Why American Movies Have No (Working) Class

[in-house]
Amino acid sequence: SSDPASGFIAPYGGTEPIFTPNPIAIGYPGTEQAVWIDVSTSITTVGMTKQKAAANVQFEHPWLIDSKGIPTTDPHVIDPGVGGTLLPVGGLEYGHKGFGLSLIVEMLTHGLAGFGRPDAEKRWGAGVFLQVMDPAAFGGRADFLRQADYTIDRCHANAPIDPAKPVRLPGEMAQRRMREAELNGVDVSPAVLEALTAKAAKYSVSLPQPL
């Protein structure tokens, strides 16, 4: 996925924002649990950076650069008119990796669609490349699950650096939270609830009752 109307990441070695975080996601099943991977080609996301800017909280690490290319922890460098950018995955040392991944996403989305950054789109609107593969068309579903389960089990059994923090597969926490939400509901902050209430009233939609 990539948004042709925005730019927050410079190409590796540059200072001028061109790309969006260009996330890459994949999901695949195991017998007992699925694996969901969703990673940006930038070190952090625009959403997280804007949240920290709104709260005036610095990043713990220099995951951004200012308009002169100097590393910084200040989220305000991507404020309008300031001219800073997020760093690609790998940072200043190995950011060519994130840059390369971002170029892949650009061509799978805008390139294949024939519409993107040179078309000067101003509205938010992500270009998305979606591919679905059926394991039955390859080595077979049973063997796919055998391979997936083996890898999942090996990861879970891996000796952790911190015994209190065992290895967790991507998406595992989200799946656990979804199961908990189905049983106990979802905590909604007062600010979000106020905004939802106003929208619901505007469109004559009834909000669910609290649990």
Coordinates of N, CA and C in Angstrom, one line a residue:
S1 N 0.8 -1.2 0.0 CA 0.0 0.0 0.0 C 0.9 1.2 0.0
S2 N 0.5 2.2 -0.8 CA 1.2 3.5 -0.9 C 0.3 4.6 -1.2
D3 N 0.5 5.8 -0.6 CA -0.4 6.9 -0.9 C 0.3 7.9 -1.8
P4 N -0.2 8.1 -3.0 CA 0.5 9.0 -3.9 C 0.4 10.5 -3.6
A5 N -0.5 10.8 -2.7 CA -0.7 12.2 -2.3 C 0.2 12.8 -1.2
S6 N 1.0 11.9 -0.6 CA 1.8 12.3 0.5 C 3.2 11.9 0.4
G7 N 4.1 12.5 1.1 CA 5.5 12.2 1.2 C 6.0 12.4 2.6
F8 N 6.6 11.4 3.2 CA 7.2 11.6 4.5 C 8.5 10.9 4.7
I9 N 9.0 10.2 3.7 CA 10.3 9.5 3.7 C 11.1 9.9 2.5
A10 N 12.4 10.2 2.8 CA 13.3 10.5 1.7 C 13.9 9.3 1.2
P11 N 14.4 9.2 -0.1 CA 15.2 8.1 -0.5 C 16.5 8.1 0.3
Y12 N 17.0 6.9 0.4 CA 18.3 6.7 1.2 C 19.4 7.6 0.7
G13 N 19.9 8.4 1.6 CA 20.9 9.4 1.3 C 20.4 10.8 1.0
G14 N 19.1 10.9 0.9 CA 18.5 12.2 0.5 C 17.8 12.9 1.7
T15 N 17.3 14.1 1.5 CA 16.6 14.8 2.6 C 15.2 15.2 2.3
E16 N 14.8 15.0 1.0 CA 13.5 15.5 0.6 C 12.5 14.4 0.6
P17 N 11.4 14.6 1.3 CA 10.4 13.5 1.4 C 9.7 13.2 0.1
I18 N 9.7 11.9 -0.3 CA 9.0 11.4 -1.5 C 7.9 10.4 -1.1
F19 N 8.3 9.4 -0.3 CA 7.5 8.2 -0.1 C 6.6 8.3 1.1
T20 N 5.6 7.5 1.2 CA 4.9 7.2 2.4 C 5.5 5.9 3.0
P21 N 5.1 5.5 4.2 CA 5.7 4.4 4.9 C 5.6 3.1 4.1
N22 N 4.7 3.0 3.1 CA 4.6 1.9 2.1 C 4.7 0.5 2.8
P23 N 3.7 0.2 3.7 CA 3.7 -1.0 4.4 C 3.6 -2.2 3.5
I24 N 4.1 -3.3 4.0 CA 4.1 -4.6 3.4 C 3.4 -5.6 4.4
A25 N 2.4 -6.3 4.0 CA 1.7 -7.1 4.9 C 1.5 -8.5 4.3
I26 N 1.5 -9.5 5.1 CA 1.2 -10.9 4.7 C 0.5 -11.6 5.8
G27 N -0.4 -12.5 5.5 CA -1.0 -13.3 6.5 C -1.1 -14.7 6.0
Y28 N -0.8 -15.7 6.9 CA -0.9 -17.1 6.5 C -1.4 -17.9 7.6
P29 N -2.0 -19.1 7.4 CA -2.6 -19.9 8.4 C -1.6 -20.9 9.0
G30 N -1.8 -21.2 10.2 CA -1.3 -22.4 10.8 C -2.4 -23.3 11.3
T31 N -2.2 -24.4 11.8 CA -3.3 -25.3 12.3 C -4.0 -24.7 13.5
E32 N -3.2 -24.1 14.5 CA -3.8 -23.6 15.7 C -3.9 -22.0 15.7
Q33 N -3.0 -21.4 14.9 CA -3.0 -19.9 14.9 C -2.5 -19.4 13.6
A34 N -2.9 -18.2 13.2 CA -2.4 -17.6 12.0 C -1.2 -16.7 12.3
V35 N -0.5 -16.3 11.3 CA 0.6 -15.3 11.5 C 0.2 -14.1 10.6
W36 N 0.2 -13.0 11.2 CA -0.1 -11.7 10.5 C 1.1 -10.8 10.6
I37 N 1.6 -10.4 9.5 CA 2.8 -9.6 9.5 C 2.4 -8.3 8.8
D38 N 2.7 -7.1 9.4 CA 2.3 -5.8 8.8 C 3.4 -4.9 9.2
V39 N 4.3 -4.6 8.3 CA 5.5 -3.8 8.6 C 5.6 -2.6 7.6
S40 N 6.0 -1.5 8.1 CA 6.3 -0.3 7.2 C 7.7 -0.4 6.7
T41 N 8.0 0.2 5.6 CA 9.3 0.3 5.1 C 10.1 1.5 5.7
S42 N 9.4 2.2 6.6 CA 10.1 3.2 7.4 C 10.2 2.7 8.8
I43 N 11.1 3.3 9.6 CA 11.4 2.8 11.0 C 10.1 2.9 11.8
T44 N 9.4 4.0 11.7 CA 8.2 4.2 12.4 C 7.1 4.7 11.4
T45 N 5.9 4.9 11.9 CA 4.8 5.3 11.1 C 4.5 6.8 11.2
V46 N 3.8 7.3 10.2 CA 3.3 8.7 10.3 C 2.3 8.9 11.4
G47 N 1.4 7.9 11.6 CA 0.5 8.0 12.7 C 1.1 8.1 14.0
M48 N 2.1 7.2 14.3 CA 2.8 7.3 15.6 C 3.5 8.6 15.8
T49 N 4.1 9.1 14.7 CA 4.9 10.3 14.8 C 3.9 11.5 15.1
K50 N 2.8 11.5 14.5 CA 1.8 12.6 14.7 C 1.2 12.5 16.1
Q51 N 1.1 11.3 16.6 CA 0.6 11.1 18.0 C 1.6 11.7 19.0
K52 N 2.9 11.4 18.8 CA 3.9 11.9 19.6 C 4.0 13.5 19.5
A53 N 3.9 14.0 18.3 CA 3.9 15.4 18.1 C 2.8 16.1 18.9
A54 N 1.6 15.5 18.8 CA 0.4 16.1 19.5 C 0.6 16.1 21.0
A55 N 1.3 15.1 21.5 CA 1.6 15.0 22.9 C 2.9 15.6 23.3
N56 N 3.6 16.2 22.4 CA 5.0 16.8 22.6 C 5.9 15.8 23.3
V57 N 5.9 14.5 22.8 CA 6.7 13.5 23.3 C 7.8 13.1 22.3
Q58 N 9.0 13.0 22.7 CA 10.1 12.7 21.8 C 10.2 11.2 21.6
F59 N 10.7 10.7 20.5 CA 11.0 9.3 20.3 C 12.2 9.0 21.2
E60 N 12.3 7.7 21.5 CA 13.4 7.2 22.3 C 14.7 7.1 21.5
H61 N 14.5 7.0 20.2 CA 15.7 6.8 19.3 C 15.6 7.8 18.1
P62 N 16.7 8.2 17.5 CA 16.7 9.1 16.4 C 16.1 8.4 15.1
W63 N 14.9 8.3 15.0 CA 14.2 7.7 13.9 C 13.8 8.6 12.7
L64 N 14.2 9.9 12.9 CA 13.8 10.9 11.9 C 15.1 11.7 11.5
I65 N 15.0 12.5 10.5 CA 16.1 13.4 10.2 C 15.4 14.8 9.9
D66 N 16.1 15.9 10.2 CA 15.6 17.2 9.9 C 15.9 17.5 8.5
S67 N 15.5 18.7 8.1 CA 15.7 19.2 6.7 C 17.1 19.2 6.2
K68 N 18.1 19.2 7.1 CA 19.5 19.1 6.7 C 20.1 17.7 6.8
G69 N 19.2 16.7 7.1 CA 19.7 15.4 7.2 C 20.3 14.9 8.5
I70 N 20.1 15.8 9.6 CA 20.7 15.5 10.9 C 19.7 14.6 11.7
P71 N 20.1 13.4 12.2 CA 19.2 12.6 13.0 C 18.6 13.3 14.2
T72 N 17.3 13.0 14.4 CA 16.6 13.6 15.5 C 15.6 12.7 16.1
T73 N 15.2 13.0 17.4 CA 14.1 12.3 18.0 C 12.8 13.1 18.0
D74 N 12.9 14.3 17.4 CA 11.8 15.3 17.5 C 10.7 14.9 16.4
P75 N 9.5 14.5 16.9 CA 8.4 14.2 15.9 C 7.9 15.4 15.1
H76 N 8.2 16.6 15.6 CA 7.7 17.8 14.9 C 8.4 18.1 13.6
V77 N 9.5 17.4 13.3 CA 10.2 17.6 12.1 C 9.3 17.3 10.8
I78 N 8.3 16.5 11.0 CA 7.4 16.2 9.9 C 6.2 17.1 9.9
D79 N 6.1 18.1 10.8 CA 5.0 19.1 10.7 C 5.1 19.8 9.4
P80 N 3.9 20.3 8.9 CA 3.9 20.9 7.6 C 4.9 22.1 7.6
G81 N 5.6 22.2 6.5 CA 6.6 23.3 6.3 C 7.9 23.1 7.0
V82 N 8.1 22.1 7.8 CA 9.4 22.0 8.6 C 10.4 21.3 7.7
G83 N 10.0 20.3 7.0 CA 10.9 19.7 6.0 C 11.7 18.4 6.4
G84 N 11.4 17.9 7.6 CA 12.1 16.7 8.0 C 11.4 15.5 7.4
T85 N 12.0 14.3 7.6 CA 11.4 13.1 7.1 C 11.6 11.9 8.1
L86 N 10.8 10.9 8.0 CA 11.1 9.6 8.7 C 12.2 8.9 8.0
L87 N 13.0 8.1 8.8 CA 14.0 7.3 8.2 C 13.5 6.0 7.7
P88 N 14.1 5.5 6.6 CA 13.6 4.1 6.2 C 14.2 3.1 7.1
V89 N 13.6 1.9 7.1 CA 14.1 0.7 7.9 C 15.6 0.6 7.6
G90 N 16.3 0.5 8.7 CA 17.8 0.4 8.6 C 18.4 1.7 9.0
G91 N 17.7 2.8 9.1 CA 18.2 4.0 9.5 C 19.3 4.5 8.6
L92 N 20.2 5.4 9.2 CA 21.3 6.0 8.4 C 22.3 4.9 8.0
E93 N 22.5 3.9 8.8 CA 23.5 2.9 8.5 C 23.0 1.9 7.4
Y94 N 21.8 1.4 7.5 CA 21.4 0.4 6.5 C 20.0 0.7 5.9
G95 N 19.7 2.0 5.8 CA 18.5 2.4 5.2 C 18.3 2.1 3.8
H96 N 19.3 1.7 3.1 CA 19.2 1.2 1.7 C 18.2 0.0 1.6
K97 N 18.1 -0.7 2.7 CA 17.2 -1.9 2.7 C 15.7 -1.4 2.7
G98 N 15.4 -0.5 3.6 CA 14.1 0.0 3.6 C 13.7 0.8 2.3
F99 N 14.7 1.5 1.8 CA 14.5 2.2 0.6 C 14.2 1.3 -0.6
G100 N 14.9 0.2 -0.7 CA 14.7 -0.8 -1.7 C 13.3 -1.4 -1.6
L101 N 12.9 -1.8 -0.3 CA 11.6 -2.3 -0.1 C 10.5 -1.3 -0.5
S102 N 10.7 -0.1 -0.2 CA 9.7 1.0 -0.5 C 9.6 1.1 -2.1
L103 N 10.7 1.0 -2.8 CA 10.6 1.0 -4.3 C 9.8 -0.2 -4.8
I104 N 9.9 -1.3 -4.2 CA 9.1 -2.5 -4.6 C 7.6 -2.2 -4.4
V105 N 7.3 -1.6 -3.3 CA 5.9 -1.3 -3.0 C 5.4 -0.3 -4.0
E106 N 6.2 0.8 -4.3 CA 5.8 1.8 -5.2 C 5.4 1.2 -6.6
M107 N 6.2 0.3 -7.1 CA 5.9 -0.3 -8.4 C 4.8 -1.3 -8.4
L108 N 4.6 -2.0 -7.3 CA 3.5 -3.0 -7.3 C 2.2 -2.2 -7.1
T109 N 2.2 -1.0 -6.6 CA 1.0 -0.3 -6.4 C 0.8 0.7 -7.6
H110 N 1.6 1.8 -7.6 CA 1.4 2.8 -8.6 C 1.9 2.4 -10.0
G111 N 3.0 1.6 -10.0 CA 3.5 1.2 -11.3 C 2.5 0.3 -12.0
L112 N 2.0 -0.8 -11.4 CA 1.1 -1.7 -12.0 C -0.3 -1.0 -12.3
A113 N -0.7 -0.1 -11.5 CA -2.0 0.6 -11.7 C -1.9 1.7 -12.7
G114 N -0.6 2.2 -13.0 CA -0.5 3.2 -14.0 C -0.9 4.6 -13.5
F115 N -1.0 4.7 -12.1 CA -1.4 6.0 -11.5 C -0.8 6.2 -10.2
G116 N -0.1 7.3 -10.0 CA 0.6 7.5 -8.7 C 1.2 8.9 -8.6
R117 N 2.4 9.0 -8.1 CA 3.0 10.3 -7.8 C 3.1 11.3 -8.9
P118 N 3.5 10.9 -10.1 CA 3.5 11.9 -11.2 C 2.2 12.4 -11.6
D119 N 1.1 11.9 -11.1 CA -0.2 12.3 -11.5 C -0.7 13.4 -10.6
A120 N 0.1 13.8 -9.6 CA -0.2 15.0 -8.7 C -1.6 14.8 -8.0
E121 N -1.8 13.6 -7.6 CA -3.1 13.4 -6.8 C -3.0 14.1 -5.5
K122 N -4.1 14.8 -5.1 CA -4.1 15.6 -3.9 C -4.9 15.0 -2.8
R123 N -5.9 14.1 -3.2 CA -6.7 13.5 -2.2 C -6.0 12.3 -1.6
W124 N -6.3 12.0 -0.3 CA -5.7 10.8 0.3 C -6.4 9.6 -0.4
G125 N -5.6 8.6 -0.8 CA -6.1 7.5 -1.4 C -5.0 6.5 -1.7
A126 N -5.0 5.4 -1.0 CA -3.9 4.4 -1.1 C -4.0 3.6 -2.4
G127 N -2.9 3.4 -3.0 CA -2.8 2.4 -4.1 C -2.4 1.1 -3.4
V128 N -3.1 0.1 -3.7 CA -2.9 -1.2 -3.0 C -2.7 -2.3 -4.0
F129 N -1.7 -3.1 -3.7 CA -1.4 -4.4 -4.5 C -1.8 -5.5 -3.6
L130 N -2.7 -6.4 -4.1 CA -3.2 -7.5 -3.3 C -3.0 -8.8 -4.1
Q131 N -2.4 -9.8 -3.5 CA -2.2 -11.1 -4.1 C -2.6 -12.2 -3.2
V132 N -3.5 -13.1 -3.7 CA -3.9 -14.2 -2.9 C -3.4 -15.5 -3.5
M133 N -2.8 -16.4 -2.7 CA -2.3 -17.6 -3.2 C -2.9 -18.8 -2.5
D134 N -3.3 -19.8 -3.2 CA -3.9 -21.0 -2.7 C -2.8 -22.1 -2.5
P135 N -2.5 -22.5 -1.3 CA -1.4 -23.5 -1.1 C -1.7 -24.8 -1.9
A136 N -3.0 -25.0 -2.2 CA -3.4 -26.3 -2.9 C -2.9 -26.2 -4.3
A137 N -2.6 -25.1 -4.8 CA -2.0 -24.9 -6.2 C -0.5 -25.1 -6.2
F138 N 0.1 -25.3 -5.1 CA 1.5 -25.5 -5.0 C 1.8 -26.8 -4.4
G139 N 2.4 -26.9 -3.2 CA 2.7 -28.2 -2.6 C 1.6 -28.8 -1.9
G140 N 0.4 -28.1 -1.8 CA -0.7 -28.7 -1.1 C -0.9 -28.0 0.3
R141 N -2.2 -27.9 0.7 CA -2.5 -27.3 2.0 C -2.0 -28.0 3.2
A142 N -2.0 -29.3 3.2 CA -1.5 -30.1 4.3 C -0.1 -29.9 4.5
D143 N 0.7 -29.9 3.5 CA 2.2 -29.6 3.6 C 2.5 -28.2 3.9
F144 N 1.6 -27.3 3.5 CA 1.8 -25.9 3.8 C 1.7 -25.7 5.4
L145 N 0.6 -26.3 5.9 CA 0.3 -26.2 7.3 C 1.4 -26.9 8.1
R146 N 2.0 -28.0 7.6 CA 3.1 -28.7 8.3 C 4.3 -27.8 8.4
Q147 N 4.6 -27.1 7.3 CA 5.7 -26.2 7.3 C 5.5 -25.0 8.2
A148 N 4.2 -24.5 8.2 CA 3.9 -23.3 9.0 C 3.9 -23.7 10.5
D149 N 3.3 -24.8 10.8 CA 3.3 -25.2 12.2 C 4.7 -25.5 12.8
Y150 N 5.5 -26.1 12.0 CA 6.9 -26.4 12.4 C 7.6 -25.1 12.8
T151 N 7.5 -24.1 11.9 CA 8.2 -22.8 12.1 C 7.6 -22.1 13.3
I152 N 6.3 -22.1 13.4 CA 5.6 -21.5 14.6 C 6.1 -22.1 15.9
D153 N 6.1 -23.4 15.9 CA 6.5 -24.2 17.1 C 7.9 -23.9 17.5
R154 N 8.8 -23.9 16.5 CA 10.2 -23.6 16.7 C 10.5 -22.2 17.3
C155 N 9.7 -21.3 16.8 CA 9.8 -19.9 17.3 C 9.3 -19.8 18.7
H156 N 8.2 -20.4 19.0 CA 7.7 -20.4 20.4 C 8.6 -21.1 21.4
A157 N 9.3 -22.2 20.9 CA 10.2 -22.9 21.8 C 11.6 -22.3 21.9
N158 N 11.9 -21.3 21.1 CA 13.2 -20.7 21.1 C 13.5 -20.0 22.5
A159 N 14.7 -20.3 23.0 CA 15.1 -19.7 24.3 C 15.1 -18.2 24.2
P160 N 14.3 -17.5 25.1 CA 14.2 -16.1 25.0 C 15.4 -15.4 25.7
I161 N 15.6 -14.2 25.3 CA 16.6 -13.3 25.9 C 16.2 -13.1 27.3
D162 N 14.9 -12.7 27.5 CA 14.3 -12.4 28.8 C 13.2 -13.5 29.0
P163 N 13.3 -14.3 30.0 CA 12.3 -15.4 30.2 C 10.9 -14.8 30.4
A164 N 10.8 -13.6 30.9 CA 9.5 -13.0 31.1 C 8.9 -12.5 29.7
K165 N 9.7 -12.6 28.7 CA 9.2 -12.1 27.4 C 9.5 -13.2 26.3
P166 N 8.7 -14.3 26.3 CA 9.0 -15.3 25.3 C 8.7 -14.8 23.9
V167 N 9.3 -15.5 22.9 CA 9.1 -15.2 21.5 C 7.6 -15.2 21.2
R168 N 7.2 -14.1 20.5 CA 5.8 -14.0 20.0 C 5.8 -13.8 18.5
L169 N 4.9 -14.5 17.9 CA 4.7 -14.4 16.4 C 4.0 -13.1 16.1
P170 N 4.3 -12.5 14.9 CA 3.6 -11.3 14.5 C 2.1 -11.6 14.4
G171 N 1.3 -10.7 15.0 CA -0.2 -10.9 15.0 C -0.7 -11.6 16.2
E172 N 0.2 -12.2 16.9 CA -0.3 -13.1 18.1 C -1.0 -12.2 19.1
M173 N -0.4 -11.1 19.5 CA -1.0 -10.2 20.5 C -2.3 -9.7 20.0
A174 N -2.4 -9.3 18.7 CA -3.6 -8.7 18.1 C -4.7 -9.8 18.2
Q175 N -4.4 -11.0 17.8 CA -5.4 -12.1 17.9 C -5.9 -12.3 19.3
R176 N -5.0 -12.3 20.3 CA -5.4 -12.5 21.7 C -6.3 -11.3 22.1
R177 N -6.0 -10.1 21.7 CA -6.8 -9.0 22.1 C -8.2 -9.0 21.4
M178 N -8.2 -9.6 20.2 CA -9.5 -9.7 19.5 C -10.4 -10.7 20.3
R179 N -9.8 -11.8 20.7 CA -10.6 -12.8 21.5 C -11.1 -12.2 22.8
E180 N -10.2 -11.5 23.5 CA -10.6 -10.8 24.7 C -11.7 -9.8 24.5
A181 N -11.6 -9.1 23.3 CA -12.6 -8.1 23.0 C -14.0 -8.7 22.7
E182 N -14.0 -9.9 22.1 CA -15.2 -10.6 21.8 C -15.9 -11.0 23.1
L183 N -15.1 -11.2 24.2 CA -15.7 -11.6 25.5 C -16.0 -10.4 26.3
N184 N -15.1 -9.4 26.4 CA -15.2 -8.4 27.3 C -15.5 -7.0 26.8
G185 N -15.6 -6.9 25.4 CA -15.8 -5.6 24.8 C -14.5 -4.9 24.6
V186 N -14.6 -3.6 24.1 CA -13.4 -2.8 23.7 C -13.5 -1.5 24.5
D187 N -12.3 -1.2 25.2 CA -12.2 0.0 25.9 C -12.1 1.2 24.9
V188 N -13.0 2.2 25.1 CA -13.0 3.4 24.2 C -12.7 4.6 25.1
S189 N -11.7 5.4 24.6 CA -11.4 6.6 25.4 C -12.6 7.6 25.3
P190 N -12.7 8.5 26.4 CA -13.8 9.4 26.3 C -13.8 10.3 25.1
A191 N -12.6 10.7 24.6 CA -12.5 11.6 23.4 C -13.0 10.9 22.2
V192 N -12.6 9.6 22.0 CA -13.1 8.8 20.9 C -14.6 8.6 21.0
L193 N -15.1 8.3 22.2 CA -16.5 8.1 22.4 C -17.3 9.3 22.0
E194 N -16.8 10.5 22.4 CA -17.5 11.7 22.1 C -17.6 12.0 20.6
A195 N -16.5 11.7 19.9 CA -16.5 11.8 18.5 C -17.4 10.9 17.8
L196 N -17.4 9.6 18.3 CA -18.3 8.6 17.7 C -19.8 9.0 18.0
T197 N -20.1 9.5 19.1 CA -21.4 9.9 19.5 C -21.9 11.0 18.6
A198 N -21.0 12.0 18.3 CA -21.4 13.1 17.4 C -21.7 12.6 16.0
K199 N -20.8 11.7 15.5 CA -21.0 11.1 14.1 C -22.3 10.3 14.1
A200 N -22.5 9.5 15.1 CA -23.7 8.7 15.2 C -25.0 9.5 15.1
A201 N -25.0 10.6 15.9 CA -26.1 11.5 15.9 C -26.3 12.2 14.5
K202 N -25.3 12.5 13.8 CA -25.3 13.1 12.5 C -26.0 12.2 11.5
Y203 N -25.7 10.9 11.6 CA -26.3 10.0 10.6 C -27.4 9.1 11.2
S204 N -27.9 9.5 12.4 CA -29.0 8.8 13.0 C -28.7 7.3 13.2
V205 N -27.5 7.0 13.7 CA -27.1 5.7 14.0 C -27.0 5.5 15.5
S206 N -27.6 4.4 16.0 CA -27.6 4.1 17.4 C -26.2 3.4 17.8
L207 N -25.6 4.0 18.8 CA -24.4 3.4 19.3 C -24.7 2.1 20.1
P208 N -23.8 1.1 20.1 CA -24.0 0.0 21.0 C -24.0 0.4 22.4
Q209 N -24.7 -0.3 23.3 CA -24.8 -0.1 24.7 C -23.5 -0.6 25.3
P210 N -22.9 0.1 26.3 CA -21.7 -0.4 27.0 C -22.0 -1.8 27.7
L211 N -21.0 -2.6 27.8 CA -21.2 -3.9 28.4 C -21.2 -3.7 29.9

Where the heck are America's working-class films? It's a question you don't often hear.Most movie talk in this country, live or canned, tries to answer questions that the movies themselves raise. Notice how The Lost World provoked your Aunt Ada to ask questions like: "Under what circumstances should we mess around with nature?" Or The New York Times to ask: "Precisely what ingredients combine to form a boffo summer movie?"But we're missing out if we interrogate American movies with only the list of questions they hand us under the table. Far better to dream up our own questions: "Why, in High Noon, does Grace Kelly wear a skin-tight dress? Isn't she a Quaker?" Or plop American movies down on the table next to other national cinemas to see what we have in common and what we don't.Watching Brassed Off, from Britain's Channel 4, it strikes you, hard, that the American movie industry would be as likely to produce a pro-labor, anti-government movie as, say, China.Set in a fictional Yorkshire mining town called Grimley, Brassed Off takes place in 1992, when Prime Minister Margaret Thatcher began closing perfectly good coal mines and opening nuclear power stations. Grimley's Danny (Pete Postlethwaite), the leader of the colliery's brass band, is the only soul in Grimley who doesn't see Maggie's iron hand poised to sweep away the local pit. Or care. Thi s very year, he tells them, the Grimley Colliery Band might just win the National Brass Band Contest! Music, he thunders at his rheumy-eyed musicians, is the only thing that matters, the only thing that lasts.You believe Danny, too, which is the movie's main problem. You know you ought to be cussing out the old bastard for failing to see the troubles raining down on his poor son, the trombone-playing Phil (Stephen Thompkinson), who loses a family, a council home and the will to live. But, no, all you want to hear is the band play Rodrigo's Concierto de Aranjuez. ("Which one?" the band asks. "You know," says Danny, "Orange Juice.")It's a bit of a shock, then, that Danny, standing on stage at Albert Hall, gives old Maggie and her Tories a great earful of righteous worker complaint. And that Brassed Off has the guts to leave you with a take-your-breath-away scene. After the moral victory at Albert Hall, the Grimley Colliery Brass Band is tooling around London at night in one of those double-decker sightseeing buses. They're giddy with happiness, swilling beer and tossing out jokes. But as the bus begins to pass the Houses of Parliament, Danny directs the band to take instruments from cases. Solemnly, angrily, the euphoniums, baritones and flugelhorns toot E lgar's Pomp and Circumstance into the night.Can you imagine an American comedy where the last scene features a bunch of North Carolina textile workers flipping the bird at the Capitol? Aliens can blow up the White House, but heaven forbid some Hanes needleworker wave her third digit at a filmic Rose Garden. How come?If you ask the folks next door, first they'll look at you funny, then they'll say something sensible like, "Movies about angry workers aren't entertaining." But why not? The United Kingdom manages to pull it off. There's Danny Boyle's Trainspotting; Mike Leigh's movies (Life Is Sweet and High Hopes); Ken Loach's work (Raining Stones and Riff Raff). If you poll the clerks at Visart, they'll probably point out the documentary section, where Roger & Me sits. And then they'll wave wearily at Norma Rae and Matewan.OK, but how many people actually rent Matewan? And how many more movies about American working-class struggles can you name?The real reason America doesn't make movies about the working classes is that 80 years ago the government didn't want it to. You should read about the whole sordid story in two recent books, Reel Patriotism: The Movies and World War I (University of Wisconsin Press, 1997) and The Hidden Foundation: Cinema and the Question of Class (University of Minnesota Press, 1996). But here's the Cliff's Notes version.Before 1917, our government didn't give a hoot about the content of American movies. Pre-1917 audiences were mostly immigrant and working-class folk who saw plenty of labor-friendly movies like A Martyr To His Cause (1911) and From Dusk 'Til Dawn (1913). (No, not the Tarantino flick.)But on April 14, 1917, President Woodrow Wilson dreamed up the Committee on Public Information (CPI), whose job it was to strongarm the media into "sell[ing] the war to the American public." Then, seeing how the war wiped out most other national cinemas, the CPI started pressing Hollywood to create visions of American social harmony for export, lest other countries get the "wrong idea" about us.The events of April 1917 didn't lead inevitably to the Hollywood we know today, the one controlled by multinational corporations, but it sure started the ball rolling. In the 1920s, local and state censors, fearing another Russian Revolution, weeded out any flicks with suspicious Bolshevik tendencies. In the 1930s and 40s, the studios (who'd already put the kibosh on movie-industry unions) became vertically integrated, buying up exhibitors and distributors. In the latter half of this century, business conglomerates, often subsidized by the U.S. government, gobbled up (new verb) the studios.Does this mean that American studio-financed films ooze capitalist ideology? Well, yes. But no film is utterly monologic. No matter how restricted the content of our movies, working-class concerns (and anything else the movies try to repress) have a habit of surfacing in odd ways and odd places.In "race" movies. In any role Thelma Ritter played (ex: Rear Window). In stereotypes of the wise-cracking waitress.The working class hasn't completely disappeared from American movies, it's just gone underground.